About one in 10 cancers in men and one in 33 in women in western European countries are caused by current and past alcohol consumption, according to a study released Friday.
For some types of cancer, the rates are significantly higher, it said.Full Story
Being exposed to highway pollution can cause brain damage in mice akin to memory loss and Alzheimer's disease, U.S. researchers said Thursday.
Scientists recreated the airborne pollutants that come from the burning of fossil fuels and the weathering of car parts and pavement, and exposed mice to the harsh air for 15 hours per week over 10 weeks.Full Story
Urgent global action is needed to prevent the spread of a multi-drug-resistant "superbug" after it was found in water supplies in the Indian capital, doctors said in research published Thursday.
The study in The Lancet medical journal said that New Delhi metallo-beta-lactamase 1 (NDM-1) producing bacteria were found in 51 out of 171 samples taken from water pools and rivulets and two out of 50 tap water samples in the city.Full Story
The discovery of radiation in seafood has hit Japan right in its culinary heart, as the nation that brought sushi to the world contemplates having to change thousand-year-old eating habits.
For an archipelago that has lived off the ocean since prehistoric times, radioactive fish is a worst-case scenario with possibly economy-wide implications.Full Story
Meditation can deliver powerful pain-relieving effects to the brain with even just 80 minutes' training for a beginner in an exercise called focused attention, a study released Tuesday found.
"This is the first study to show that only a little over an hour of meditation training can dramatically reduce both the experience of pain and pain-related brain activation," said Fadel Zeidan, lead author of the study and a post-doctoral research fellow at Wake Forest Baptist Medical Center in North Carolina.Full Story
Doctors debated the merits of bypass surgery to solve heart problems during a major cardiology conference on Monday, as studies suggested angioplasty and medication could be safe alternatives.
One study by South Korean researchers found similar survival rates among people who had balloon angioplasty, a less invasive technique for opening the arteries, and among patients who underwent open heart surgery for serious coronary disease.Full Story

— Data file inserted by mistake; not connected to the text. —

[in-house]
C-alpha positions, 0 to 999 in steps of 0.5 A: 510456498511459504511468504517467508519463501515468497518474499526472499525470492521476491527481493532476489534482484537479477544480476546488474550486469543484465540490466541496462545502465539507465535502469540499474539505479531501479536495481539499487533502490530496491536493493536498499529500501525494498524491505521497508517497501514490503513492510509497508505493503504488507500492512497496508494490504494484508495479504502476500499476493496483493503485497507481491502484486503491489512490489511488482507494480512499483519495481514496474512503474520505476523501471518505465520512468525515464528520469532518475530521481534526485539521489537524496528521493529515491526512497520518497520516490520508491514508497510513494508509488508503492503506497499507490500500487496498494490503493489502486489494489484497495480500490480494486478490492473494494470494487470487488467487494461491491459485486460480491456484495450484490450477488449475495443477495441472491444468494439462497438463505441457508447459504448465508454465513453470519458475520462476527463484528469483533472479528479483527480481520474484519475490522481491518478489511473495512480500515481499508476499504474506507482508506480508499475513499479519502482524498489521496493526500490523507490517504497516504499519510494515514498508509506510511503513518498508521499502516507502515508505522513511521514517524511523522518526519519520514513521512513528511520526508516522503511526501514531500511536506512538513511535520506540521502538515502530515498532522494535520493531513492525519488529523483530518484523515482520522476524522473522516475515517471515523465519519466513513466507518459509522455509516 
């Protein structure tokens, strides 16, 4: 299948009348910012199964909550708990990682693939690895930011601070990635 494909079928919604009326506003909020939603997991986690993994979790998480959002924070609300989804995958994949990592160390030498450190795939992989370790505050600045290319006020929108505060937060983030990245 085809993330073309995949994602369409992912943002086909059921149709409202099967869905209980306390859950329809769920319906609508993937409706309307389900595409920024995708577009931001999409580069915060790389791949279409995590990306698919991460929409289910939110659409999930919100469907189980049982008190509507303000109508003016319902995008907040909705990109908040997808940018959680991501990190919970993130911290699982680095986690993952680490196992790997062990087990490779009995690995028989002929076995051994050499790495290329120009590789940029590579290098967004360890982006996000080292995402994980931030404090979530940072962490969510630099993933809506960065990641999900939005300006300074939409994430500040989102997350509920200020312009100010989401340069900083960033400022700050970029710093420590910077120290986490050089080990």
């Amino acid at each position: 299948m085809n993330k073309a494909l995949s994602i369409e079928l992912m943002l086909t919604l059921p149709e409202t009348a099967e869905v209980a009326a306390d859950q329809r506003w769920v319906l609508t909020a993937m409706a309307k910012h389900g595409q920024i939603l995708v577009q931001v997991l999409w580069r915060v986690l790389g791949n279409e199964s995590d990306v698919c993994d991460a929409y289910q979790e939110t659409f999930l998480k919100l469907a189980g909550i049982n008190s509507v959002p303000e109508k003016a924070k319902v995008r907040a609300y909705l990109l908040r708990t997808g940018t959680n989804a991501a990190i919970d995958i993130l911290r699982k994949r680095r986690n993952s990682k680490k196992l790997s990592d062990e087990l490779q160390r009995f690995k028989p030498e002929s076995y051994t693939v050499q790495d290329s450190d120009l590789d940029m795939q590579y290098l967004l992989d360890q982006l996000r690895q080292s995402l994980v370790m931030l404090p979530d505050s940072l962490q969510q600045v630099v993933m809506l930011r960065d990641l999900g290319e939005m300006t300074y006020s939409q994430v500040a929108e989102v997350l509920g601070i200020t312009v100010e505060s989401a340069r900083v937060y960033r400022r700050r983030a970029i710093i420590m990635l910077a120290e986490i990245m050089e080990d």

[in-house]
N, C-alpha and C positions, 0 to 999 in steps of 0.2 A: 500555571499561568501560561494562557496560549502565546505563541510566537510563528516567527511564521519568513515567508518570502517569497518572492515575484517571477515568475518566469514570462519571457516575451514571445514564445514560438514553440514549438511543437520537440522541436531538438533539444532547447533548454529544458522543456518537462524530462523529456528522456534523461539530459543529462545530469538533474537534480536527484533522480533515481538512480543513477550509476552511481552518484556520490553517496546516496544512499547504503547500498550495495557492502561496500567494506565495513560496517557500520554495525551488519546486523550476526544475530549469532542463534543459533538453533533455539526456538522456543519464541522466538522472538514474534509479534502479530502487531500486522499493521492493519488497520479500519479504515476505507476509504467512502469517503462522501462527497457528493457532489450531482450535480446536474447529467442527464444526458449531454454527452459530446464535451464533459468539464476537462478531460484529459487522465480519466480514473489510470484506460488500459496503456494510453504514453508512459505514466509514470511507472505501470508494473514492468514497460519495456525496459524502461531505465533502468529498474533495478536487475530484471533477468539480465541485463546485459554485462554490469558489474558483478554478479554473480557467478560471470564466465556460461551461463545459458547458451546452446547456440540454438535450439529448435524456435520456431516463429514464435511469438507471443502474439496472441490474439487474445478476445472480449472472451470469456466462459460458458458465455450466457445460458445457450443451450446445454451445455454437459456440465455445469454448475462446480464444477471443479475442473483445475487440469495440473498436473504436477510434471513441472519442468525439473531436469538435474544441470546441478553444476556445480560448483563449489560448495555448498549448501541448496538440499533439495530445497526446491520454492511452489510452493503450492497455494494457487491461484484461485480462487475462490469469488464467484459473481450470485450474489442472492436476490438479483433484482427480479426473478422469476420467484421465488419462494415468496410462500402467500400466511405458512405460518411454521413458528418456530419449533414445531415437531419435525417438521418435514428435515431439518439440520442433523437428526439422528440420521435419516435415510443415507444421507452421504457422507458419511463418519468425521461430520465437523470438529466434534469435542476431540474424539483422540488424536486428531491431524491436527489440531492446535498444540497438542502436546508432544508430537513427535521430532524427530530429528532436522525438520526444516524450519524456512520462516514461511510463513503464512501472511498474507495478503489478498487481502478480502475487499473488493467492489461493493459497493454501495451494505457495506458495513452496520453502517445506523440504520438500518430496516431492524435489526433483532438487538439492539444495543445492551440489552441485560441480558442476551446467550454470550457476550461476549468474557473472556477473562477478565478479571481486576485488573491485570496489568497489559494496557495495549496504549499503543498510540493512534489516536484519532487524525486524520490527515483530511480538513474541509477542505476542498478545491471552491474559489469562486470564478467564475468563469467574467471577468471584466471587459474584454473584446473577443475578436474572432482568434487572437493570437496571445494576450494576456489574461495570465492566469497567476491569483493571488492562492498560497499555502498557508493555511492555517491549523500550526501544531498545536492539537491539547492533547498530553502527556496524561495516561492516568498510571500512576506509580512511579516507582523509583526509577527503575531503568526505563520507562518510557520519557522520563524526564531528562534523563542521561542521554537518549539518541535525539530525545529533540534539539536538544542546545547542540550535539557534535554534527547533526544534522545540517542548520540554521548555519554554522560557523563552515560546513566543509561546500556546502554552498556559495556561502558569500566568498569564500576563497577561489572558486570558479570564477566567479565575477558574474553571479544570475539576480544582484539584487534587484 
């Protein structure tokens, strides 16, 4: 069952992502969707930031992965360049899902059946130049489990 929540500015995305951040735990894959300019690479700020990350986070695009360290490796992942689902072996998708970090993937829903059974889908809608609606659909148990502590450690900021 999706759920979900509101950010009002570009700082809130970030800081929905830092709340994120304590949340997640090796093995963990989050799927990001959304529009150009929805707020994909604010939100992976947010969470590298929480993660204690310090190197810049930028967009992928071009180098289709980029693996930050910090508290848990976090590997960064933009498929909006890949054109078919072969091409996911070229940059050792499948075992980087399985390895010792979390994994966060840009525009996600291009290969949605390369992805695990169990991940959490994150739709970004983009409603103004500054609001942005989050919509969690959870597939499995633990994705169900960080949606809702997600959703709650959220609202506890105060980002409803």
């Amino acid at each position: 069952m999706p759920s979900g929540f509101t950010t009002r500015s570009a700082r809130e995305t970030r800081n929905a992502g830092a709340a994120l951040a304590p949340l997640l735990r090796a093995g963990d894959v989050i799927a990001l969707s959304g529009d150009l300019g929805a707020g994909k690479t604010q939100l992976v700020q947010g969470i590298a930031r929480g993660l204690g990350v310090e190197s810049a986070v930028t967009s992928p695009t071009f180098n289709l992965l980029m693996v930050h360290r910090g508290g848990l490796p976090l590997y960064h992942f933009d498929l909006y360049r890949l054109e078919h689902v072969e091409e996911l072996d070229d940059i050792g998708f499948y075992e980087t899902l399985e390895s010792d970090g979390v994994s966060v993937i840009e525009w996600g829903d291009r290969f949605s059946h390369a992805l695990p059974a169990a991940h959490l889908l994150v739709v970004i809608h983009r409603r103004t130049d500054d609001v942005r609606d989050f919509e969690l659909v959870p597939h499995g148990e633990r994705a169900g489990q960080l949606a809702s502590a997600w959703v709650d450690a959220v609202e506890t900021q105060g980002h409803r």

Japan imposed a legal limit Tuesday for radioactive iodine in fish, as the operator of the stricken Fukushima nuclear plant pumped toxic water into the Pacific Ocean for a second day.
The government also said it would look at widening its testing to cover a larger area after raised levels of radioactive iodine were discovered in a small fish caught off Ibaraki prefecture, south of the plant.Full Story
Sunday as a major breakthrough that could eliminate the need for open heart surgery in some patients, U.S. doctors said Sunday.
The method is aimed at high-risk patients who suffer from severe aortic stenosis, a clogged valve that impedes the pathway of oxygen-rich blood by making the heart work harder to pump blood through a narrowing opening.Full Story
For a man whose view of the world has slowly faded to black over 30 years, a device that allows him to see flashes of light has enkindled his hope of one day gazing upon his grandson's face.
A career electrician who grew up in Greece and came to the United States as a young man, Elias Konstantopoulos first noticed his vision getting poorer when at age 43 he absentmindedly tried on a relative's eyeglasses and found he could see more clearly with them than without.Full Story
It could get harder to indulge in a double cheeseburger and fries without feeling guilty.
Menu labeling requirements proposed Friday by the Food and Drug Administration will require chain restaurants with 20 or more locations, along with bakeries, grocery stores, convenience stores and coffee chains, to clearly post the calorie count for each item on their menus.Full Story